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Driest Year in 100 Years

September 12, 2011

The dry, hot conditions of this summer are the worst Texans have experienced in nearly 100 years. Due to lack of natural rainfall, grass is suffering, plants are wilting and local birds are struggling to find food and water. Although circumstances sound harsh, there is something that can be done to survive this drought. Understanding the needs of the garden and lawn during this time is the first step to recovery.

The drought will likely persist; however, conditions should give way to the cooler temperatures of fall and hopefully some much needed rainfall, so most years late September and October are perfect for reviving your garden and lawn.

Follow these tips to take advantage of the best time to get out and grow:

Water wisely: Whether watering your lawn or your garden, water efficiently (deep and infrequently) to promote a healthy root system capable of better surviving hot and dry conditions. Be sure to follow watering restrictions in your local area.

Help your lawn recover: When fall rains return, your lawn will begin to respond. However, water alone won’t help your lawn recover. It also needs food. Scotts Turf Builder WinterGuard will replenish vital nutrients your lawn has used up trying to survive. Without them, your lawn will continue to struggle.

Amend soil before planting: When planting, a small investment goes a long way towards the overall health of plants. Amend native soil to provide the best environment for shrubs, flowers and vegetables. Incorporating organic matter such as the compost found in Miracle-Gro Moisture Control Garden Soil will help your soil hold up to 25% more water than native soil alone.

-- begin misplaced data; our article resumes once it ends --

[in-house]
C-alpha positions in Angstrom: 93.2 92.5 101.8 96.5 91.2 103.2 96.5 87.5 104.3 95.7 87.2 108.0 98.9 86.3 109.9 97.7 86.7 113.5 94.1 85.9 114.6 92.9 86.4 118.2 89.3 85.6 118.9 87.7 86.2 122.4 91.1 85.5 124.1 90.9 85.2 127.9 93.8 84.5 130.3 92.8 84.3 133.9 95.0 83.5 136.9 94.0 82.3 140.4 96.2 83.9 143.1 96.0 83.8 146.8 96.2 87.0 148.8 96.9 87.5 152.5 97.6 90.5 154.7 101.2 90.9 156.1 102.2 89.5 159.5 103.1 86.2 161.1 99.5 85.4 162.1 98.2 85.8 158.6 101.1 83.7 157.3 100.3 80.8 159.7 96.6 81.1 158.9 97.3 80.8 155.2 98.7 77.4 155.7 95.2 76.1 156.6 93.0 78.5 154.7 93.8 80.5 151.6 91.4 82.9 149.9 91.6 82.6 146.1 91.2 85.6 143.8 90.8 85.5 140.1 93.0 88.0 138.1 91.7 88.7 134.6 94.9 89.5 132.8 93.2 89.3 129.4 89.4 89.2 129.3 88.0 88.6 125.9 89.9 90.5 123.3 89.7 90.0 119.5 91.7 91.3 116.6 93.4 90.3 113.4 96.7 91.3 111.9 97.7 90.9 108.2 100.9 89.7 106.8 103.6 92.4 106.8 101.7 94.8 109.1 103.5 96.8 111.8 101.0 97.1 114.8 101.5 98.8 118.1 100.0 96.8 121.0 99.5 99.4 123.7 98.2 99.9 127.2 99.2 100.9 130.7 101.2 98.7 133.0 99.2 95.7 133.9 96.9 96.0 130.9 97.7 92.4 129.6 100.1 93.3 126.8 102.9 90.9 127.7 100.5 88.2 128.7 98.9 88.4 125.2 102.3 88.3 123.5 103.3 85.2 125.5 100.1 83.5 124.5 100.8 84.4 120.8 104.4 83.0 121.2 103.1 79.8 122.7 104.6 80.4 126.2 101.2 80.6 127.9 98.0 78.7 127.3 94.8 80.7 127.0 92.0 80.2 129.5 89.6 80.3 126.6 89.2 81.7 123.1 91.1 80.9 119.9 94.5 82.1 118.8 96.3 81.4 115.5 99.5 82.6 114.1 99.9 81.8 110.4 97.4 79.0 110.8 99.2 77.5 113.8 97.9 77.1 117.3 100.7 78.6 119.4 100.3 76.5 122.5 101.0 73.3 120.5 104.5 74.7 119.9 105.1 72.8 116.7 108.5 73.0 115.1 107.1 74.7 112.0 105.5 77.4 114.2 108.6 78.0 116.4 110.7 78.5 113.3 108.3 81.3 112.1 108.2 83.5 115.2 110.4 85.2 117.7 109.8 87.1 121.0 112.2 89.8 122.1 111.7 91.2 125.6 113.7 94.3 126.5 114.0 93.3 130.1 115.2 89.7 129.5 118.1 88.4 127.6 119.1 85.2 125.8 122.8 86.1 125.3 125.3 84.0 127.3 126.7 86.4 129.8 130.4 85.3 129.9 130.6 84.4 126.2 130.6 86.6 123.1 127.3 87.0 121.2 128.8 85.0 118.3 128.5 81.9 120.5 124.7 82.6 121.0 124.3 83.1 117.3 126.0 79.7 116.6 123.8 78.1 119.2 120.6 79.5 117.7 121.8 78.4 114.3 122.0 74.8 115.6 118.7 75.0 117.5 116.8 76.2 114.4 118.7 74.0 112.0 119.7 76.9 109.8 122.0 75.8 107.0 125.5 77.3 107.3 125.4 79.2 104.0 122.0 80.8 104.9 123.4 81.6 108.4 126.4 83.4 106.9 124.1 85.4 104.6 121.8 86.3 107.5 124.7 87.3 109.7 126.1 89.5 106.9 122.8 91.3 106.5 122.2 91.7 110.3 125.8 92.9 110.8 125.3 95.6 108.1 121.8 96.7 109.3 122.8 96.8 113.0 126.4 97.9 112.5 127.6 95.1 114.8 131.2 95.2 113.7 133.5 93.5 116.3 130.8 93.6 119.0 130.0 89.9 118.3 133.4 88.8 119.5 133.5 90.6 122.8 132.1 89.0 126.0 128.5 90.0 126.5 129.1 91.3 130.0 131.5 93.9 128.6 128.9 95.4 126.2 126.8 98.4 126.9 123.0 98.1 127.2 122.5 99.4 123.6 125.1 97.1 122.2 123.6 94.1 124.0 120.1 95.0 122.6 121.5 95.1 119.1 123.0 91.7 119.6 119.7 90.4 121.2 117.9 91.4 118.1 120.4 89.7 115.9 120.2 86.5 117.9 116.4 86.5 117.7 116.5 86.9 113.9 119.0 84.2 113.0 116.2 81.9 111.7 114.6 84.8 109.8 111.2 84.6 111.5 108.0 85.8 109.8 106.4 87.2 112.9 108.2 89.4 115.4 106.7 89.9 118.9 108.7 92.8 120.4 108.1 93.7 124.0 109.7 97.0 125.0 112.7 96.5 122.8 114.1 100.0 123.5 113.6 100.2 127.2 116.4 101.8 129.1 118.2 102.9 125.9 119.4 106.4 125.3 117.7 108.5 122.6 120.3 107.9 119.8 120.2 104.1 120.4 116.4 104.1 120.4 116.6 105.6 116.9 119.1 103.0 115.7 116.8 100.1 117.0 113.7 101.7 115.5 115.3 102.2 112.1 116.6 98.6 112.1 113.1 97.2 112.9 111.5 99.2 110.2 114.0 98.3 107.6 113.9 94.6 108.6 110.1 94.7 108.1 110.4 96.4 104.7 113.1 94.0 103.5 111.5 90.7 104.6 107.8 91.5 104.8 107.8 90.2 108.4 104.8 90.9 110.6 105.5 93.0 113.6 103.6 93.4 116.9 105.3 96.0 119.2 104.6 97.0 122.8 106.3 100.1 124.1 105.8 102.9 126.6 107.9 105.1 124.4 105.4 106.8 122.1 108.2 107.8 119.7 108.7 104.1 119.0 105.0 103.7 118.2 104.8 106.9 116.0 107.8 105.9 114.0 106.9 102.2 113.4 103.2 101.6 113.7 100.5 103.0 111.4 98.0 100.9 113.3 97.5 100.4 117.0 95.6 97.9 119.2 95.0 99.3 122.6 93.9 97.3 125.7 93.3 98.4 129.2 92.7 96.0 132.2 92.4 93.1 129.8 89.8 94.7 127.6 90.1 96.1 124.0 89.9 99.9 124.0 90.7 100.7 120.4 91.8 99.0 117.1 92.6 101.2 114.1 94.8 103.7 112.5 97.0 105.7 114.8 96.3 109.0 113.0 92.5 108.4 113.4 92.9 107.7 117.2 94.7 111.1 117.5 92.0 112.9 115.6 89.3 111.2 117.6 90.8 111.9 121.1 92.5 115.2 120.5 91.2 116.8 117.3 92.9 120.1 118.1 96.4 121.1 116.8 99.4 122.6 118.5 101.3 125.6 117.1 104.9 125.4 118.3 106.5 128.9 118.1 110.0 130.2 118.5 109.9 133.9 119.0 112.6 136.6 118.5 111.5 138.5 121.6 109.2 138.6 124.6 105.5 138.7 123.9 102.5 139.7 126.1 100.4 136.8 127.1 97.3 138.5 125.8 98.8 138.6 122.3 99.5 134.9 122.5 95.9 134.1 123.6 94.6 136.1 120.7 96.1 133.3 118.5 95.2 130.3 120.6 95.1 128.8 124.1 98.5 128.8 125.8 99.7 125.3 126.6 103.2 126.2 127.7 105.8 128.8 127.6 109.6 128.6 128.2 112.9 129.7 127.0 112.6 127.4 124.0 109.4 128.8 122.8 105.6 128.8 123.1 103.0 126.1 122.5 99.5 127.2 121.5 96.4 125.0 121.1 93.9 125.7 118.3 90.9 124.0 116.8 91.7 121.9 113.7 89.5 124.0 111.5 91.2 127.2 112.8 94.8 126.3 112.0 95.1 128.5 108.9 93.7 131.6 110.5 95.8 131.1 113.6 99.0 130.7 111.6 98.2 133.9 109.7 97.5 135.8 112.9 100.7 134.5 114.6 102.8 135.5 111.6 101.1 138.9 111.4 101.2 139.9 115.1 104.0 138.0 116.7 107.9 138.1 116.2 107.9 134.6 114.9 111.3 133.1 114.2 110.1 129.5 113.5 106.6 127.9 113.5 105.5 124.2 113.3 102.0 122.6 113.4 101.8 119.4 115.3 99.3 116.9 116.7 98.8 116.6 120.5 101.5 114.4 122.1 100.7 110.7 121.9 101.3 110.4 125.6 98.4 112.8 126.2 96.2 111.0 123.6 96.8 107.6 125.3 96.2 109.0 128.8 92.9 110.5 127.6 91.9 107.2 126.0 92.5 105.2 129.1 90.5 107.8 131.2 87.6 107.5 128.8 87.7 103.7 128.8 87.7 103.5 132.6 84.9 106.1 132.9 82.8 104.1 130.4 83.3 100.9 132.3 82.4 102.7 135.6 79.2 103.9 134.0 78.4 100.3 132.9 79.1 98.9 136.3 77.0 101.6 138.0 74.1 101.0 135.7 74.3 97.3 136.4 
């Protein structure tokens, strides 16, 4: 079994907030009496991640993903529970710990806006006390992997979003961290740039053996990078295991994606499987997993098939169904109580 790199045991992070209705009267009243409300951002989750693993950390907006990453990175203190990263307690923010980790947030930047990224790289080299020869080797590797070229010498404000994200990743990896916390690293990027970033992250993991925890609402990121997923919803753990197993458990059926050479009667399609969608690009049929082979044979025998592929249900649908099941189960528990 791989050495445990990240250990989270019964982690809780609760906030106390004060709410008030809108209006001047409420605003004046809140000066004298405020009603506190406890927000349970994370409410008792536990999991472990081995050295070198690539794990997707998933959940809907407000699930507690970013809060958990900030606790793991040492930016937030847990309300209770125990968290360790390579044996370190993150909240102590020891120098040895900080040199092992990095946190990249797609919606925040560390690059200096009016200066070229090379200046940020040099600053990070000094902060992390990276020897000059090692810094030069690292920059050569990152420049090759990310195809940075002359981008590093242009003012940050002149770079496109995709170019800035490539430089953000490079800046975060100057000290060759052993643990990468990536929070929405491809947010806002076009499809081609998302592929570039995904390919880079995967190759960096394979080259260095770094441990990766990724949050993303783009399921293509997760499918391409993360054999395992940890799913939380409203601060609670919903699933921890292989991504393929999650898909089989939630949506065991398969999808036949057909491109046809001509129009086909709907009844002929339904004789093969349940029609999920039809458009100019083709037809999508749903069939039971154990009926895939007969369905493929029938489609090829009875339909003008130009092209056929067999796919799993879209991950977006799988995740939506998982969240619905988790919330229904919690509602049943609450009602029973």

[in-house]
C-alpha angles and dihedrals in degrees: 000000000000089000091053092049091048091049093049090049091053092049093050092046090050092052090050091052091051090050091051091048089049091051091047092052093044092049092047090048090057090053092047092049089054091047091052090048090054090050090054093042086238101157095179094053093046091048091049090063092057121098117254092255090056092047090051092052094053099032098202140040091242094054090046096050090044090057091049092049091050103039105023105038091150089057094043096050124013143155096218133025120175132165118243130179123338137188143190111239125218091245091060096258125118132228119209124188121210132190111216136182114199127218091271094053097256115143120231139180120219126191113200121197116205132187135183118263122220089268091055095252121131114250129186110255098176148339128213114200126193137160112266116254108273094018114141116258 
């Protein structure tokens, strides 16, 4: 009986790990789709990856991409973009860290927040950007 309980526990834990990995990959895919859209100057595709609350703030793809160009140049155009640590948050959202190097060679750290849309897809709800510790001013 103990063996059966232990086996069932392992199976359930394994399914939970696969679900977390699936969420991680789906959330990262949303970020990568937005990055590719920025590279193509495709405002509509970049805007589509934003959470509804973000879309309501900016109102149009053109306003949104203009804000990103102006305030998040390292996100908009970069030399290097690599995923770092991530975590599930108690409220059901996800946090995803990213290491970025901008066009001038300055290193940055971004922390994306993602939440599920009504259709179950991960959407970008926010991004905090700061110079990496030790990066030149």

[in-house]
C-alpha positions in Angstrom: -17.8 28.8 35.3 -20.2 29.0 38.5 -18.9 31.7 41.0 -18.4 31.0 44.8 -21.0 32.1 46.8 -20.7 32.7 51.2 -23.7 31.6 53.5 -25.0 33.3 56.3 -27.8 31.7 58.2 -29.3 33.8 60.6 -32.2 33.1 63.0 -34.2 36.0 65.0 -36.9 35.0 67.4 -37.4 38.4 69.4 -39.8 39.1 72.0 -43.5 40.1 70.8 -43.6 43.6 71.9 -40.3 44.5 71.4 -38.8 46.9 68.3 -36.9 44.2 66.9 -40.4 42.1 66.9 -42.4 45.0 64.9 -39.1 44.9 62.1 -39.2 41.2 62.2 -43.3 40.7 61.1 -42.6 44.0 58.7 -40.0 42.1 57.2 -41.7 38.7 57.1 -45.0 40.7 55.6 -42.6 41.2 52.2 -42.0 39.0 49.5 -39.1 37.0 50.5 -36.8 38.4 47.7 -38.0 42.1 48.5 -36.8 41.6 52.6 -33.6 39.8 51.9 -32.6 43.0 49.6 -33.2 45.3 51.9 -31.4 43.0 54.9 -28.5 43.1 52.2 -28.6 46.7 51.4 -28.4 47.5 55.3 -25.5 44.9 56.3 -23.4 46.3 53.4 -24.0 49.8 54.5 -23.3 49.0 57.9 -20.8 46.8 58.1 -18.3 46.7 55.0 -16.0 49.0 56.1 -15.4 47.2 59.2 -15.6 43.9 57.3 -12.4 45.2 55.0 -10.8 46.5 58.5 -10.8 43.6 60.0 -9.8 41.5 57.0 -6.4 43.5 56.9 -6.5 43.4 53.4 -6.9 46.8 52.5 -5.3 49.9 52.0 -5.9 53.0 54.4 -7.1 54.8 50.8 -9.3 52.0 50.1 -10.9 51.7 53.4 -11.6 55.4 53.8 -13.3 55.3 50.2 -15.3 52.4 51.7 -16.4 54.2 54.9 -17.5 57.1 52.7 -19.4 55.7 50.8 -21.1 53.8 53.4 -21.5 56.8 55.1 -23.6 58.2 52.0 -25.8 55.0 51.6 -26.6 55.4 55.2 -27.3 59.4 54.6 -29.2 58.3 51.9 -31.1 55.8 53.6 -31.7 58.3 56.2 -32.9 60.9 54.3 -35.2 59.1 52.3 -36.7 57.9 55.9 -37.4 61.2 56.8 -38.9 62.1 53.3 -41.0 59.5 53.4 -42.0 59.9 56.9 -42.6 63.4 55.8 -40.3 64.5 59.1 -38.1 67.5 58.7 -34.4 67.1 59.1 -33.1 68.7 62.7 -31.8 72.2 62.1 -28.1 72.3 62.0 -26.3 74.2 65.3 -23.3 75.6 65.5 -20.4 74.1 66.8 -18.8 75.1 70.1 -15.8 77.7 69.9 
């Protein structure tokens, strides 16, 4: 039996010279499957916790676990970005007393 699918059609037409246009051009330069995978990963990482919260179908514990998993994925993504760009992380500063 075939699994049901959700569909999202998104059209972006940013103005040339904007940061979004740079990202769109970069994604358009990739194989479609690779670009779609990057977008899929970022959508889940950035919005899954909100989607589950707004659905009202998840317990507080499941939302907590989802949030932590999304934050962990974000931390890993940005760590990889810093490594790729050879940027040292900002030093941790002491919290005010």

Plant for your region: Select specific plant varieties adapted to your region. Doing so will offer the best chances for survival through Texas heat and drought. For help choosing the right plant for your Texas landscape, click here:

Mulch everything: Place mulch around trees, perennials and gardens to reduce evaporation of water and the presence of weeds that will compete with plants for water and nutrients. Mulch blocks sunlight from reaching potential weeds and provides a barrier to block growth. Scotts Nature Scapes Advanced mulch can help use up to 30 percent less water, and adds a splash of color to the landscape. A two-to-three inch layer will keep the beds beautiful and efficient.  For more about mulch click here http://aggie-horticulture.tamu.edu/earthkind/docs/pubs/mulch.pdf

Wishing all my Texas gardening friends some much needed rain!

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